Lecture Notes: Character Evidence: Nonpropensity Uses

FRE 404(a) excludes evidence of character when its only purpose is to prove disposition. It does not exclude the same evidence when is offered for some other purpose. FRE 404(b) emphasizes this fact by referring to “proof of motive, opportunity, intent, preparation, plan, knowledge, identity, or absence of mistake or accident.”  This list not exhaustive. Indeed, inasmuch as FRE 404(a) only deals with propensity evidence, the list is not even necessary.

Problem 1. Evidence of the weapons is not be admissible on the theory that people who possess such weapons are not law abiding and hence are more likely to be engaged in illegal drug trade. The evidence might be admitted, however, on the theory that these weapons are used in the drug trade -- that they are part of the conspiracy itself.

Problem 2. The similarities in the robberies help identify B & C as the robbers of the Asheville bank. A sufficient degree of similarity makes the evidence admissible as the "signature" of the robbers. Are the similarities here sufficient?

The "No-accident" Theory (Doctrine of Chances)

In Makin v. Attorney-General [1894] App. Cas. 57 (P.C. 1893), John and Sarah Makin were indicted for and convicted of two murders in Australia. The evidence against them included testimony about the remains of 12 infants found in places where the Makins used to live.  On appeal from the Australian Supreme Court to the Privy Council, the prosecution argued that "It was the general . . . rule of law to admit such evidence to defence of accident . . . . [A]ny evidence is admissible of any acts of doings of the person accused if such acts or doings are . . . of a character so similar thereto as to lead to a reasonable inference that . . . such act if committed was wilful and not accidental."  The Privy Council held the evidence had been properly admitted.

In Rex v. Smith [1912] (the “Brides of the Bath” case), George Joseph Smith was accused of murdering his “wife” Bessie Mundy. George was married to another woman when he went through a ceremony to marry Bessie. After she changed her will to give him everything, she drowned in the bathtub. He said she must have had an epileptic fit.  Smith had married two other women, both made him their sole beneficiary under their wills, and both drowned in bathtubs while he, allegedly, was out buying groceries. The trial court admitted proof of the other women’s deaths, and warned the jury that they must not use that evidence to infer that the defendant was a man of bad character and infamous acts, but to help them decide whether the death of Miss Mundy was accidental or designed by the defendant.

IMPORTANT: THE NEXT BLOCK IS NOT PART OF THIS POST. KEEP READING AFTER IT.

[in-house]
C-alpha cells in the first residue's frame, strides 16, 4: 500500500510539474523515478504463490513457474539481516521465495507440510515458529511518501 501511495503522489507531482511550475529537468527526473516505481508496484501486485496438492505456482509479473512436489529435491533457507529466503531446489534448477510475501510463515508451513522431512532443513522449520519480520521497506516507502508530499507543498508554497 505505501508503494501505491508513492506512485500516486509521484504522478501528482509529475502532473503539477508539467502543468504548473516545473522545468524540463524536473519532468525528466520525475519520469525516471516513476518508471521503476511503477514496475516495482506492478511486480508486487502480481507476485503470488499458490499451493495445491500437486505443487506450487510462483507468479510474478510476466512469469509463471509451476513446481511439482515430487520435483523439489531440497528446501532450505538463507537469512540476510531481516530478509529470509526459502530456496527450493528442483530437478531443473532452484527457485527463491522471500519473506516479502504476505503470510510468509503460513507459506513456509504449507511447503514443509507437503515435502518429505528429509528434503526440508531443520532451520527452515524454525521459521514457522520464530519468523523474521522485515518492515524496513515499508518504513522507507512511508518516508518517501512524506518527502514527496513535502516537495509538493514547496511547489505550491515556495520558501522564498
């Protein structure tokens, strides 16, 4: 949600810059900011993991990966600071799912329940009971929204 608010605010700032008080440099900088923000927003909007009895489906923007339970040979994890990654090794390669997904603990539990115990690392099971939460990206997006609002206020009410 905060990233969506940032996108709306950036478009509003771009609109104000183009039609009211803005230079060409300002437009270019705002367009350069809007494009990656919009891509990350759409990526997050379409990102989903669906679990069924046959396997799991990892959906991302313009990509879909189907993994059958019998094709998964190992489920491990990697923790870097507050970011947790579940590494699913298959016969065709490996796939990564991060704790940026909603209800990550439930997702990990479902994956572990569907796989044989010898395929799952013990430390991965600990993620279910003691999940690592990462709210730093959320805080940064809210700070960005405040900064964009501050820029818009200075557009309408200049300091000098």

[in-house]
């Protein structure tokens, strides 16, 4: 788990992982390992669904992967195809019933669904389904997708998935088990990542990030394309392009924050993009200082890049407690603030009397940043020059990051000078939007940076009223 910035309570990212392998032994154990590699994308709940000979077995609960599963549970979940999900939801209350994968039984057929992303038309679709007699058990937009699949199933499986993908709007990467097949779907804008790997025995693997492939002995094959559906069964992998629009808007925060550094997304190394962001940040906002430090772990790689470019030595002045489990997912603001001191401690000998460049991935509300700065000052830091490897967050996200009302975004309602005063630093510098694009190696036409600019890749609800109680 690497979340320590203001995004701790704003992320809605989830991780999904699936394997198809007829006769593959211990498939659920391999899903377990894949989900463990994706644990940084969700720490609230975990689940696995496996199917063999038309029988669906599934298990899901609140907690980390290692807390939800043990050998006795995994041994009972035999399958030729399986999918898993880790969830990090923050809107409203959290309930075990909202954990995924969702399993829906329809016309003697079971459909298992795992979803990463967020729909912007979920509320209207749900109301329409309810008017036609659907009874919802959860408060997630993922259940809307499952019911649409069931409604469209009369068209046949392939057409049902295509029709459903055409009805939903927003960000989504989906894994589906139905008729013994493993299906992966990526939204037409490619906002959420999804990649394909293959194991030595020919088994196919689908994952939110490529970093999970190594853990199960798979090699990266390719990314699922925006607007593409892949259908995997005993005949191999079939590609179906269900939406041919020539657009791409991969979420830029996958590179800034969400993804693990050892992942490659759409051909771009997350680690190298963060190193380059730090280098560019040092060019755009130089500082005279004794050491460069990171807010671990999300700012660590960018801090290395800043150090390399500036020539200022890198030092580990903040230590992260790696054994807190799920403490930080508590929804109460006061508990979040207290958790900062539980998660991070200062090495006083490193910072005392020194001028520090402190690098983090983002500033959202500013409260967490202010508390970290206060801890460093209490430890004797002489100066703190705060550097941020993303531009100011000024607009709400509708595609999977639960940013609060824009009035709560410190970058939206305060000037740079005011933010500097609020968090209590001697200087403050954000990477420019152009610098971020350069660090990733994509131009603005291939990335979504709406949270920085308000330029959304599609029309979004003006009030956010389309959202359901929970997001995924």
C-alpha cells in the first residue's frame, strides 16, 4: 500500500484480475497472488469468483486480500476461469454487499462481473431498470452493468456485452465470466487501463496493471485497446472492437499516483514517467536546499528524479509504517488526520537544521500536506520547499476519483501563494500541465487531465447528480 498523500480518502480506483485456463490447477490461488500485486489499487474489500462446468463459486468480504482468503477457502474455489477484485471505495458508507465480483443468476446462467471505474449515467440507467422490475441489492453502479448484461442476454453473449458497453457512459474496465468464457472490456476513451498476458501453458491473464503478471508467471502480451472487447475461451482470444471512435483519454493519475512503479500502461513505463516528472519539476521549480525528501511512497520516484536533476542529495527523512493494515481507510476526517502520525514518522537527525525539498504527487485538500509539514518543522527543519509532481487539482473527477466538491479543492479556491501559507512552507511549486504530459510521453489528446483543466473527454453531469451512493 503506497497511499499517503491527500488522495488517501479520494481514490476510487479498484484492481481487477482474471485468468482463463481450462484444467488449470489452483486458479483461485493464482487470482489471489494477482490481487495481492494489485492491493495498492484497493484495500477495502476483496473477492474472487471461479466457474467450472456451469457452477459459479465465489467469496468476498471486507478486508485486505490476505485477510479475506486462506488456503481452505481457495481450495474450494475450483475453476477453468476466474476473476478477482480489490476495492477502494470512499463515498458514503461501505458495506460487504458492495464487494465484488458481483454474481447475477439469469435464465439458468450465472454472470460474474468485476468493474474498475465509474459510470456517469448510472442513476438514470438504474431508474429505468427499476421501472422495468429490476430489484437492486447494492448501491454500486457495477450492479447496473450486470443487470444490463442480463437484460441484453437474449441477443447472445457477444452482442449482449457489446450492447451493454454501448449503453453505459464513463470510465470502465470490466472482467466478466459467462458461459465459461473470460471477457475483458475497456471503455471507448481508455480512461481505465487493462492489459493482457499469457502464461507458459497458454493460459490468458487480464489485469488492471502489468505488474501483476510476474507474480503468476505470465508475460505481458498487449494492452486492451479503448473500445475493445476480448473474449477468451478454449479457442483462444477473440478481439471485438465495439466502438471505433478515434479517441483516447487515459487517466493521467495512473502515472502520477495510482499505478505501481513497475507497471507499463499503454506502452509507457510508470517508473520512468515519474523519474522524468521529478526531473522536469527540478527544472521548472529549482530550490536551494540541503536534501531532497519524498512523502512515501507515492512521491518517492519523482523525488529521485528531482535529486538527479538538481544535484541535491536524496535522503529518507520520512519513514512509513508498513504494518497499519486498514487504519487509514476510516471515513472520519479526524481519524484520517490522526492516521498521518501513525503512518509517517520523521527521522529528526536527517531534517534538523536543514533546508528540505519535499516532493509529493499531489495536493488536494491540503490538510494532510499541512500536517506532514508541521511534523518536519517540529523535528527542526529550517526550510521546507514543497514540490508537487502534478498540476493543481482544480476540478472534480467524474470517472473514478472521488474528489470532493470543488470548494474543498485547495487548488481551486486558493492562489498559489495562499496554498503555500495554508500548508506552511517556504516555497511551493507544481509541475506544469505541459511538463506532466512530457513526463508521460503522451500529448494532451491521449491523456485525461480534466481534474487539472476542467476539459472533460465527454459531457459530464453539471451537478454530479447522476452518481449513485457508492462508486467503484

Problem 3.  The crucial issue is consent. Smith's willingness to force himself on other women suggests that he might have acted the same way on this occasion. But this propensity reasoning is exactly what the common law and FRE 404 forbid. The evidence might be admissible under FRE 413, which carves a hole in FRE 404. Congress adopted this rule to make it easier to obtain convictions in rape cases. Since the evidence is admissible "for its bearing on any matter," it can be admitted for propensity purposes. FRE 414 and 415, which apply in child-molestation cases, are similar.

Problem presented in class. Analysis
D is charged with theft in connection with an electronic transfer of funds from all the bank accounts held by the First Security Bank of Omaha to a bank in the Bahamas. The government's theory is that D hacked into First Security and made the transfers with a few well chosen keystrokes. Prior to trial, it notifies D that it will introduce a previous conviction arising out of a prank that D committed when D was a student at MIT. The prank consisted of hacking into MIT's computer network and making all the output appear upside-down for 15 minutes. D objects under FRE 404. Analysis. Rule 404 does not bar the evidence. D's prank is relevant to prove that he has the technical knowledge to penetrate First Security's computer system. Offered for this purpose, this evidence is not mere propensity evidence. The logic is not "once a thief, always a thief."